A stillborn baby is brought back to life by electrokinetic power and found by morgue attendant Ken Stern (Chaz Bono), who takes her home. After keeping her captive for 16 years, and promising to reveal who her birth mother is, Ken tries to sexually assault the teenager now known as Tess (Kayleigh Gilbert) but she manages to escape. Determined to find her birth mother, Tess’ path leads her to actress Lena O’Neill (Barbara Crampton) and she deceives her way into her life to get to know her. As the two grow closer, Tess harnesses her electrokinetic power to exact revenge on anyone who crosses her or her mother.
Reborn had its World Premiere at Arrow Video FrightFest Halloween 2018 today. Director Julian Richards was unable to attend due to illness but the eager crowd were ready to get stuck into the slate of films on offer for the day. Starring horror genre favourite Barbara Crampton, Reborn is a cross between Carrie and Firestarter that ticks off plenty of well-known tropes. The opening 15 minutes are fairly intense and disturbing as morgue worker Ken is revealed to be a pretty despicable character, and certainly not someone who should be bringing up a child.
The film aims to shock you from the beginning and it’s fairly effective but it does lose its effectiveness as it progresses. Once Tess is out in the world and looking for her mother, we see Lena’s side of the story. She’s painted as a woman who never dealt with the death of her child, something which has impacted every part of her life since. She’s on the outs with her agent, holding acting classes in her house to get by, and seeing a therapist in the hope that she can finally work through her issues.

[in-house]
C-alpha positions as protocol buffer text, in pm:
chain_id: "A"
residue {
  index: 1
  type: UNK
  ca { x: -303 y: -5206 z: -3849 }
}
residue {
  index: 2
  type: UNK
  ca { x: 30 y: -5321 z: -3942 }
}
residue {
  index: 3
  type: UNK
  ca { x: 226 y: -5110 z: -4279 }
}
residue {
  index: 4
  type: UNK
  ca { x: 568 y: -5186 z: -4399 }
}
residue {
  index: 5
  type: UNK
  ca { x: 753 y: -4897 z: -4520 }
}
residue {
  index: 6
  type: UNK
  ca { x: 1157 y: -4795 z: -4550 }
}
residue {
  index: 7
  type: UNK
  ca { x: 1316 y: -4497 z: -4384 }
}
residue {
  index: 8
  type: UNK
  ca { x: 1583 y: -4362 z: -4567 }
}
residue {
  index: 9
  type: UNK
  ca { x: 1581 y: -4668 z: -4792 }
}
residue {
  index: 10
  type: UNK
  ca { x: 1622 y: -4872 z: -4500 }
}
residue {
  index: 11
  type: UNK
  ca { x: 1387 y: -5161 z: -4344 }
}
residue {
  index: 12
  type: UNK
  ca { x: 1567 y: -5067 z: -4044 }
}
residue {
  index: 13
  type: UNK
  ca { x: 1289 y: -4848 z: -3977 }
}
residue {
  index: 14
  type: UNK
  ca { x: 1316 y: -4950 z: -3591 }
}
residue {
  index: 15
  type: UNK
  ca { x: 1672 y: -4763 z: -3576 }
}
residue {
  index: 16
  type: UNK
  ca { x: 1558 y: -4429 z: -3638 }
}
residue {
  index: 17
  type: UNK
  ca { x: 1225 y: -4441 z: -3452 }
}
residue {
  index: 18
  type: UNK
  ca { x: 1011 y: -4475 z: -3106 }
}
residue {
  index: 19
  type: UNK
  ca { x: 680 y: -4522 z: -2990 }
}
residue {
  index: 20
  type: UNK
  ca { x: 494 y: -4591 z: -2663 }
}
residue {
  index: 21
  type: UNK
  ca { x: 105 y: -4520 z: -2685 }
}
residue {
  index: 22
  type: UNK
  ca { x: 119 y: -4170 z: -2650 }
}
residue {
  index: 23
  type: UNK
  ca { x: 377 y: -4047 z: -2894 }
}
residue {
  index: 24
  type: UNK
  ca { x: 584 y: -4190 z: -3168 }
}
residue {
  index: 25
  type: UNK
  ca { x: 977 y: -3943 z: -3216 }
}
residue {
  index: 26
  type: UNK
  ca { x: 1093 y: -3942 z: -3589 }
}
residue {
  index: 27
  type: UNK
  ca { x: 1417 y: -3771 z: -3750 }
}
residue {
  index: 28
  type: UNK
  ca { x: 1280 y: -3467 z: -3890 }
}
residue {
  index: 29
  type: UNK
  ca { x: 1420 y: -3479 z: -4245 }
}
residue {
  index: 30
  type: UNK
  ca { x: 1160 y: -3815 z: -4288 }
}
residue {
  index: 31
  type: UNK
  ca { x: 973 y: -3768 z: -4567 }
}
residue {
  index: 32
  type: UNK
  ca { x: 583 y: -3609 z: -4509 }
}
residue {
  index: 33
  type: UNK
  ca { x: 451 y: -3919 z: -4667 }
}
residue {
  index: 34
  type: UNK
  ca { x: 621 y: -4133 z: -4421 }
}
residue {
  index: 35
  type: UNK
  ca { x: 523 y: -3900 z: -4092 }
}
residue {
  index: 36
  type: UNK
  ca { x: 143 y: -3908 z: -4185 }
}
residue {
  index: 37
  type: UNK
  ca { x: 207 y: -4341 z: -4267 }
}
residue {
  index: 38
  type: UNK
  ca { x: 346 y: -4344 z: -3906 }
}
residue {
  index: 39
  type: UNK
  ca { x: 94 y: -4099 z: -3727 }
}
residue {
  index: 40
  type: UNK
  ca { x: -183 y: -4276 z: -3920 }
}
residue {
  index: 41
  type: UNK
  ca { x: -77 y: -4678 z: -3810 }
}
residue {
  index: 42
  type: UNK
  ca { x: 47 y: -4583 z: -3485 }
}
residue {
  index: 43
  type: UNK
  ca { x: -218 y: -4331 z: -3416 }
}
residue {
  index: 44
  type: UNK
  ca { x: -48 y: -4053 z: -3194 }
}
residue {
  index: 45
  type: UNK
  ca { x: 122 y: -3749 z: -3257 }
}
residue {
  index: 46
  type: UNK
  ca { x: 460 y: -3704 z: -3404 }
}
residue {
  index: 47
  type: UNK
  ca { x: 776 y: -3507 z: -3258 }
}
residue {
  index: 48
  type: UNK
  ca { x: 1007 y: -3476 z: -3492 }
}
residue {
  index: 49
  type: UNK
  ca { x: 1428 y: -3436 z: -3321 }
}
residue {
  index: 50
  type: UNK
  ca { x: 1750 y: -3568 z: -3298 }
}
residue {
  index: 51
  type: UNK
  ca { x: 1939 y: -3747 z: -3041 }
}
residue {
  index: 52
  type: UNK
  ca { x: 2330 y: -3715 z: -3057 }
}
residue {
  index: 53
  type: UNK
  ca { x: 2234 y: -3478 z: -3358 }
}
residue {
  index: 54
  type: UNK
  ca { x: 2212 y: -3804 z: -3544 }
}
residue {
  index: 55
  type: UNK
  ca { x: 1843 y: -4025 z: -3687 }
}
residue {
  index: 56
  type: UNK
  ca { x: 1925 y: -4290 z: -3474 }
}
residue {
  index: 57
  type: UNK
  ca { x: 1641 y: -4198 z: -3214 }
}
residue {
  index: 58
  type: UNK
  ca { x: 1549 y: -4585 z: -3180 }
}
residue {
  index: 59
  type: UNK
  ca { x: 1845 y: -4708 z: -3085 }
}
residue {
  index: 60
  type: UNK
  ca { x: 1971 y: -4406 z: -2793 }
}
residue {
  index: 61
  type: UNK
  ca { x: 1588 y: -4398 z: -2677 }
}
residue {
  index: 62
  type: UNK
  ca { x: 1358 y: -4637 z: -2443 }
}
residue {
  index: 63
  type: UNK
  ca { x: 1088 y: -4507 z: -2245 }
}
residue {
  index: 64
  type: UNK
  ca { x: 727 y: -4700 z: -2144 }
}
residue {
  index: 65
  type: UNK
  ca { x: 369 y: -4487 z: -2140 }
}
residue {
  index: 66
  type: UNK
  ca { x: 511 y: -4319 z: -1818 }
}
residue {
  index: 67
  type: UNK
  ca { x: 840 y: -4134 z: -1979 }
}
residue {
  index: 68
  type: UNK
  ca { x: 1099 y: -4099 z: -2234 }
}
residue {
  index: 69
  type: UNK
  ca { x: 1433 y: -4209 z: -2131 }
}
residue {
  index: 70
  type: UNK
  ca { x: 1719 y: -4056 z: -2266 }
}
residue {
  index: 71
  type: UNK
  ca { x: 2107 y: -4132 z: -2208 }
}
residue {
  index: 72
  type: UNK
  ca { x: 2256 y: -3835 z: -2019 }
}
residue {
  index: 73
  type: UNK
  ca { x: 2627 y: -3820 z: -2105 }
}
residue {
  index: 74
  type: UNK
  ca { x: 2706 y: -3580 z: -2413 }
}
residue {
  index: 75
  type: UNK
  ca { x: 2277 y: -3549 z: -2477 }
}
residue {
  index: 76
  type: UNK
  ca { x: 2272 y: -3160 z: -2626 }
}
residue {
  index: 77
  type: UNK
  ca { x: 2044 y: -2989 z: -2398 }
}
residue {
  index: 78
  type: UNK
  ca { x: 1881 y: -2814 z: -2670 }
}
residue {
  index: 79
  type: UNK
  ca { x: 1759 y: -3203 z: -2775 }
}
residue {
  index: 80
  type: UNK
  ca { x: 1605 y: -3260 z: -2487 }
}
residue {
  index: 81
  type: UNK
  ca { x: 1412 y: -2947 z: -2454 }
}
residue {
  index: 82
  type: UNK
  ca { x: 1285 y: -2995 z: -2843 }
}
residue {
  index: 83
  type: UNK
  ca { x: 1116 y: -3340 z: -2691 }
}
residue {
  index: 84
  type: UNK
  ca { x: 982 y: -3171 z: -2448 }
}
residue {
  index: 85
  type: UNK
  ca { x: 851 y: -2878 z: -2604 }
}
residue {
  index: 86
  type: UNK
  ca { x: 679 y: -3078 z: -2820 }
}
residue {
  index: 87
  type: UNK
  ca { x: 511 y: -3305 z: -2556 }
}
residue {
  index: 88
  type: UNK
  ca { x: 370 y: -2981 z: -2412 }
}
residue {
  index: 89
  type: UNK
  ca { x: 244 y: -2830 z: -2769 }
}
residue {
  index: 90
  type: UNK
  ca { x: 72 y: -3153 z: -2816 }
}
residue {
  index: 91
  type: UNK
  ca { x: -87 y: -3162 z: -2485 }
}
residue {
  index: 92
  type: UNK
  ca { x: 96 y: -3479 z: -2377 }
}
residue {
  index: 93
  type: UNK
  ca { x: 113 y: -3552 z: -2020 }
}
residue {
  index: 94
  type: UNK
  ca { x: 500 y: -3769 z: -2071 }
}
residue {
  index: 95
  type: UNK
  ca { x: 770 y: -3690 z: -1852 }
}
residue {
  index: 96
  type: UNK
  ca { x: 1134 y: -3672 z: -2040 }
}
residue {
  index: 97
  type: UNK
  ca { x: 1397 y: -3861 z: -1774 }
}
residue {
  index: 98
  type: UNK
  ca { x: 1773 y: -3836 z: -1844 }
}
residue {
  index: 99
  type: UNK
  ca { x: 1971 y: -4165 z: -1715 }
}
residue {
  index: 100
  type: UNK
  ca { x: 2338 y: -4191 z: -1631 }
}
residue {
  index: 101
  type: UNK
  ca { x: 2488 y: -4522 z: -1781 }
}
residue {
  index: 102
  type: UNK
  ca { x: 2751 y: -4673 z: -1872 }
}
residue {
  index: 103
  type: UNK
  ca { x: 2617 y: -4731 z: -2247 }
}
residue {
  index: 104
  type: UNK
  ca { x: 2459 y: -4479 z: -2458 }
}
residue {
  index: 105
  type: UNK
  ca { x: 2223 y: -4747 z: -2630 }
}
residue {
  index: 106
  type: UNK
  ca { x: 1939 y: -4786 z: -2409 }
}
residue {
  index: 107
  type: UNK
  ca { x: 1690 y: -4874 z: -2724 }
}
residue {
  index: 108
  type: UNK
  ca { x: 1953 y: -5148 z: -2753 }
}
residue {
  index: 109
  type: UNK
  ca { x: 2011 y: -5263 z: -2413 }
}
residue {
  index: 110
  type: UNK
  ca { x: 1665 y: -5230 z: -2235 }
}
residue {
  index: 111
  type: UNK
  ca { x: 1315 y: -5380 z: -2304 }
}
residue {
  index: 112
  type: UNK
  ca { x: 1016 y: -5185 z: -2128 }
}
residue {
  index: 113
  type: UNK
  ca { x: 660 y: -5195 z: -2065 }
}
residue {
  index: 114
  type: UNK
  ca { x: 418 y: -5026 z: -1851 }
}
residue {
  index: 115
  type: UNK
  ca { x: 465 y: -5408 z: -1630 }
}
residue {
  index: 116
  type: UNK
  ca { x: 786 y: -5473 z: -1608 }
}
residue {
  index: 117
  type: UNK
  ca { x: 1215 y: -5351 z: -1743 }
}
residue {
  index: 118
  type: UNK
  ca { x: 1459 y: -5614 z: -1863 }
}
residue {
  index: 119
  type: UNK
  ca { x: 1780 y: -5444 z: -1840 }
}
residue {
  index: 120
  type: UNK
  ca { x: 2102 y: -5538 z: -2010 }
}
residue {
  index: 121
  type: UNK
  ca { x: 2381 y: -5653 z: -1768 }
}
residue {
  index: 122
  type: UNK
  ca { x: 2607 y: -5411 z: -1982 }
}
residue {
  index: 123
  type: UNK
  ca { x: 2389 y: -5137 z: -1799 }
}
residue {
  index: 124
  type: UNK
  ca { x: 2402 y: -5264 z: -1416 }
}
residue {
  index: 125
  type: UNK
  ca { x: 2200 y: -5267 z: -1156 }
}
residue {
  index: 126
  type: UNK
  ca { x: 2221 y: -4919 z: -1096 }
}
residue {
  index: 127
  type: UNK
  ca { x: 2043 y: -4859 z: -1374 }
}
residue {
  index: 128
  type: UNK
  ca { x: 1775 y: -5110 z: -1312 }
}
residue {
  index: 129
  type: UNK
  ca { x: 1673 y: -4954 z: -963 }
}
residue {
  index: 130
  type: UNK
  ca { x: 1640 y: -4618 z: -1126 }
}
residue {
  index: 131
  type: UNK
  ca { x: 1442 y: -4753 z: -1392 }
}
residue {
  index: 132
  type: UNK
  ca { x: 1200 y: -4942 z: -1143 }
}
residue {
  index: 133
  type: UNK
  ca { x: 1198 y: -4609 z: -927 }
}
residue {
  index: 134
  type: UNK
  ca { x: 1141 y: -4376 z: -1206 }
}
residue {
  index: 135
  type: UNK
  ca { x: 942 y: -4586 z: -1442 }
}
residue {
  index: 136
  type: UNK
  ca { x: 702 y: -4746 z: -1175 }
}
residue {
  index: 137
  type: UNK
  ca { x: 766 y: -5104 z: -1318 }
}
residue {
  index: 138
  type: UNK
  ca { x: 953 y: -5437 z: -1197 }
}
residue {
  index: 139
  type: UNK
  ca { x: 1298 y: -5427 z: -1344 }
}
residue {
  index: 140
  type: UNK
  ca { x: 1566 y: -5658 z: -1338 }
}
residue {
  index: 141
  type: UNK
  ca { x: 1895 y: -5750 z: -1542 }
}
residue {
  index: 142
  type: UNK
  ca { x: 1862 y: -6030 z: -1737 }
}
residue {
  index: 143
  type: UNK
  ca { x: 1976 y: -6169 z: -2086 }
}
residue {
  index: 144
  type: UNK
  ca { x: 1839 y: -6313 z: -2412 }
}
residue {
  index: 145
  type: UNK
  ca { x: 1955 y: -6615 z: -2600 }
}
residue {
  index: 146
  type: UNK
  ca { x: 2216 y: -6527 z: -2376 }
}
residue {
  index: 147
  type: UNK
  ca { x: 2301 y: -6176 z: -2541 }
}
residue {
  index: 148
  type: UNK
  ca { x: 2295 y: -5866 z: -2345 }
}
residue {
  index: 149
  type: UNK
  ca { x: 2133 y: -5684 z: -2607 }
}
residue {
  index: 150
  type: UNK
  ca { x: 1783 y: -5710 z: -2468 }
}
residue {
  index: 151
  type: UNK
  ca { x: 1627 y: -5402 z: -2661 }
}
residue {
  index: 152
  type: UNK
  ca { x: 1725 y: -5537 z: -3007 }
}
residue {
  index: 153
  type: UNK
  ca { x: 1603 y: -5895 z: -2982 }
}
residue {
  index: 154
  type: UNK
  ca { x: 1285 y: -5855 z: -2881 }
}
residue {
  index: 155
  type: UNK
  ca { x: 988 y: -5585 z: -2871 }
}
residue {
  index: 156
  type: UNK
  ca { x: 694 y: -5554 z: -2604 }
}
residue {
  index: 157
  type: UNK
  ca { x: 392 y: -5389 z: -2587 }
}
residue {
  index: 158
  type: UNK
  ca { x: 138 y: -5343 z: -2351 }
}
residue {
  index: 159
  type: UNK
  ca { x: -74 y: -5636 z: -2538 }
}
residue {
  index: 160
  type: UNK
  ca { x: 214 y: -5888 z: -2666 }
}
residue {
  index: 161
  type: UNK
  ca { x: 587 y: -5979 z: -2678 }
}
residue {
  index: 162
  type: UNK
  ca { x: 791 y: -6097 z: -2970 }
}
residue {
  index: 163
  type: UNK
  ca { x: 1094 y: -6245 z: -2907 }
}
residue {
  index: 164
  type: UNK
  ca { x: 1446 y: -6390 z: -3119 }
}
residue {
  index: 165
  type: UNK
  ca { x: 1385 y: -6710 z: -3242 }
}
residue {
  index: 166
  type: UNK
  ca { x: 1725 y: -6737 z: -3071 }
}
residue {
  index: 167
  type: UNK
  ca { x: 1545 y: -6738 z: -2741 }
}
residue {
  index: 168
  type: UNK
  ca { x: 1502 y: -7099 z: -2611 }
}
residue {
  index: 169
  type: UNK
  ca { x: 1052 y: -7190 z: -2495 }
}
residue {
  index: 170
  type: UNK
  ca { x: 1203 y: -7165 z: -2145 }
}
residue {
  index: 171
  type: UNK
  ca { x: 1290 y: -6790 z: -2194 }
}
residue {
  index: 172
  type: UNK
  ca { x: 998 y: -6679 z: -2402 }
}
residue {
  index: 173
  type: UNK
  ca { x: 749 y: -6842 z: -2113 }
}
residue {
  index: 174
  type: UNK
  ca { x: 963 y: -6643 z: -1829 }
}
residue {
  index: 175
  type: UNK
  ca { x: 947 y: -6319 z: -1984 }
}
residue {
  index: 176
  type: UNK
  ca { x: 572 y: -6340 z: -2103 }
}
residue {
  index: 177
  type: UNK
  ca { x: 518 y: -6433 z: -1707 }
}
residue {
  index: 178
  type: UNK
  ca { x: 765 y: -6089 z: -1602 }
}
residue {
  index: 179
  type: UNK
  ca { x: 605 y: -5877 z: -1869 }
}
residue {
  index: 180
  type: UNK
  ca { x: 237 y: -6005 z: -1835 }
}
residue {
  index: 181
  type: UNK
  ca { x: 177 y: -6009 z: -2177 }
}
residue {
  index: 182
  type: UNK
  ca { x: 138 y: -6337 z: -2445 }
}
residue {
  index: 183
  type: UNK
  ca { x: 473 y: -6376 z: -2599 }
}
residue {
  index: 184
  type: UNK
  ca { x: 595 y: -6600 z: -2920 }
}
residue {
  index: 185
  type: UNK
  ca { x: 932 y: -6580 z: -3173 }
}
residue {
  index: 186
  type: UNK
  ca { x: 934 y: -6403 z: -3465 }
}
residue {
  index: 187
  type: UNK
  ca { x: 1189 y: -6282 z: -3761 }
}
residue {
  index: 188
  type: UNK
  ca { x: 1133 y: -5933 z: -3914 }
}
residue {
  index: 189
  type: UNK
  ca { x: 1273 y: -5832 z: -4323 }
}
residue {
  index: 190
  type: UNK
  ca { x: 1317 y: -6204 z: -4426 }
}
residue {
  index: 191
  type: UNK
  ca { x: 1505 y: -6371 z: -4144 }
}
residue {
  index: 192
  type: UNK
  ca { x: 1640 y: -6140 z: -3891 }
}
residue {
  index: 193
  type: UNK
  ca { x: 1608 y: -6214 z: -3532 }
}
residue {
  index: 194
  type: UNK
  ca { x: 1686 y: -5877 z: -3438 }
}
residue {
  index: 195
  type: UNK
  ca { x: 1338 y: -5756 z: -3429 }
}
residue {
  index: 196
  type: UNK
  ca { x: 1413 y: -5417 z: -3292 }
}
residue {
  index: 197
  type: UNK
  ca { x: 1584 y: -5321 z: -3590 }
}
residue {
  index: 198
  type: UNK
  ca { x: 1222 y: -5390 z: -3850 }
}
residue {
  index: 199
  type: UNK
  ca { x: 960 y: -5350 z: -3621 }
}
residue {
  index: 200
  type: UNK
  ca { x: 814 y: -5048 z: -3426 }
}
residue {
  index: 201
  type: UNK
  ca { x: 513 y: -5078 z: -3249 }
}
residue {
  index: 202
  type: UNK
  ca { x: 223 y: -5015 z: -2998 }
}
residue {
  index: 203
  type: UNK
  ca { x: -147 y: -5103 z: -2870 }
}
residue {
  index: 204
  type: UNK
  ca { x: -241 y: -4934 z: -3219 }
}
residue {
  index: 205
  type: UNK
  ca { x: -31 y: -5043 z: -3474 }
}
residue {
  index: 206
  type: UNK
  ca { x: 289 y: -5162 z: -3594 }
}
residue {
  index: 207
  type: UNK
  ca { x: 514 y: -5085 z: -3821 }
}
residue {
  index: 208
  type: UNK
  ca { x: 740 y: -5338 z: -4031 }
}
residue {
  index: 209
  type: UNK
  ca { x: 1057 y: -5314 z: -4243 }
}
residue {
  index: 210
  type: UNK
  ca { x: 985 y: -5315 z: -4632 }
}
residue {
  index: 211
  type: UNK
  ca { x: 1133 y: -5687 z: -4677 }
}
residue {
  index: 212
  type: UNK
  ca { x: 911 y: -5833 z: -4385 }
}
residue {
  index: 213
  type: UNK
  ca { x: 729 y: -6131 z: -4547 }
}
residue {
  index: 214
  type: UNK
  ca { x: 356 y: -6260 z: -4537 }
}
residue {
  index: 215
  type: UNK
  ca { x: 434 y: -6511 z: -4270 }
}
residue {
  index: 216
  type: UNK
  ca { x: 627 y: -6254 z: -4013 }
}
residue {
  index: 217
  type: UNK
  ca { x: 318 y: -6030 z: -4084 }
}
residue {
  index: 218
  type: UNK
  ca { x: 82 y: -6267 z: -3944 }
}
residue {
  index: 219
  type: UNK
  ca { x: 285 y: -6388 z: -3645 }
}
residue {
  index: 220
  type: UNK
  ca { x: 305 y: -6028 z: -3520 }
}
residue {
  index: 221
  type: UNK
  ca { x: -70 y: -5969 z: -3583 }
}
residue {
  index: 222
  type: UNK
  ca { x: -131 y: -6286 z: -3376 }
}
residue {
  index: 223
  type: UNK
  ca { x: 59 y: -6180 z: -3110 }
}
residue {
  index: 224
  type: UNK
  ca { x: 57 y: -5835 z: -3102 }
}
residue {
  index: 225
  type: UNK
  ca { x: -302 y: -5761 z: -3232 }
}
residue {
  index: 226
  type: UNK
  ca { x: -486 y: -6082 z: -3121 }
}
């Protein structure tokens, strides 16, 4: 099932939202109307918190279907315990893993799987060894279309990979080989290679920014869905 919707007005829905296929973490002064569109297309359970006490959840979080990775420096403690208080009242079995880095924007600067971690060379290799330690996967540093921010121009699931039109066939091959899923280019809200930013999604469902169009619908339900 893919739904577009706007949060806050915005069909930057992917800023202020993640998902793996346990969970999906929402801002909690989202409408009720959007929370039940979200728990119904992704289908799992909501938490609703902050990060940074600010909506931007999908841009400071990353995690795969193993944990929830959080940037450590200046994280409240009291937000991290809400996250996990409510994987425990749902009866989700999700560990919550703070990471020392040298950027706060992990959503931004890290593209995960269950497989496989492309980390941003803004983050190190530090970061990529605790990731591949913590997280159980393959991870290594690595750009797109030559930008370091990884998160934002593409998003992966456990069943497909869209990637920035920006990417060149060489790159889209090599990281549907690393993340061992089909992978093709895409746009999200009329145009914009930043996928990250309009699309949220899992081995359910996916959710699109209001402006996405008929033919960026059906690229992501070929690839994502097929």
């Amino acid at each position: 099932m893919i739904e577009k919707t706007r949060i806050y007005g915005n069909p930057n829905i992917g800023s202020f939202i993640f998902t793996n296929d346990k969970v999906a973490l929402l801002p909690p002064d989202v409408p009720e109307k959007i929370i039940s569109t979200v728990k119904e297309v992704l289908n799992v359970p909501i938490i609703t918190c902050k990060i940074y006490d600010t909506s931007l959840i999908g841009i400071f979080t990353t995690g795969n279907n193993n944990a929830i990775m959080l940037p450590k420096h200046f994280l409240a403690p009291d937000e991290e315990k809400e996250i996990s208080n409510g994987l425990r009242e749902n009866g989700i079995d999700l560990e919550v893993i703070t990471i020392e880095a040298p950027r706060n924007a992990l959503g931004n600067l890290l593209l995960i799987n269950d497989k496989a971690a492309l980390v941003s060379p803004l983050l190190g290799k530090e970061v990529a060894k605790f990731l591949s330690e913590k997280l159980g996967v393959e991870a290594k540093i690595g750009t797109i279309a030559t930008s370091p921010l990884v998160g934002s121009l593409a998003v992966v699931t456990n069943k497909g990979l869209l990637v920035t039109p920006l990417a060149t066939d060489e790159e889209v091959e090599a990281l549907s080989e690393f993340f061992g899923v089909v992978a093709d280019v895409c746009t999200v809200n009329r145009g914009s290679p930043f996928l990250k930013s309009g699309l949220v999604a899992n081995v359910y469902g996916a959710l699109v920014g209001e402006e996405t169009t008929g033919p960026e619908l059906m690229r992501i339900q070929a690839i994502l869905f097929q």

Tess meanwhile is following a trail of clues to find out who her mother is and you wait with anticipating for the inevitable to happen. It’s at this point the film loses its way a little. It’s established from the outset that Tess has electrokinetic powers and the characters she comes into touch with make some seriously stupid decisions. One example is when she confronts the doctor who delivered her. Despite the fact the electricity is flickering on and off during his confrontation with Tess, he jumps into an elevator and well… you can guess what happens next. There were several times during the film, particularly in the last half hour, where the audience was in hysterics and I’m pretty sure that wasn’t the intention.
Kayleigh Gilbert, who plays Tess, is actually very good in the role. She plays kooky very well and she’s pretty intense throughout. She resists going over the top, something she could have so easily done, and her performance is one of the best things about the film. Crampton is as reliable as always and she gives a compelling performance. Her scenes with Gilbert are the film’s strongest moments.
Reborn is an enjoyable but not wholly original horror film. If the horror factor had been upped a little and it had managed to avoid some of the usual clichés, it would have been a much better film. A tighter script may have reduced the laughter that came from the audience too. Reborn is a solid if unremarkable movie that should have done more to make its own mark on the genre, rather than borrow from similar films.
Cast: Chaz Bono, Michael Paré, Barbara Crampton, Kayleigh Gilbert, Monte Markham, Bob Bancroft Director: Julian Richards Writer: Michael Mahin Certificate: TBC Duration: 80 mins Released by: New Normal Productions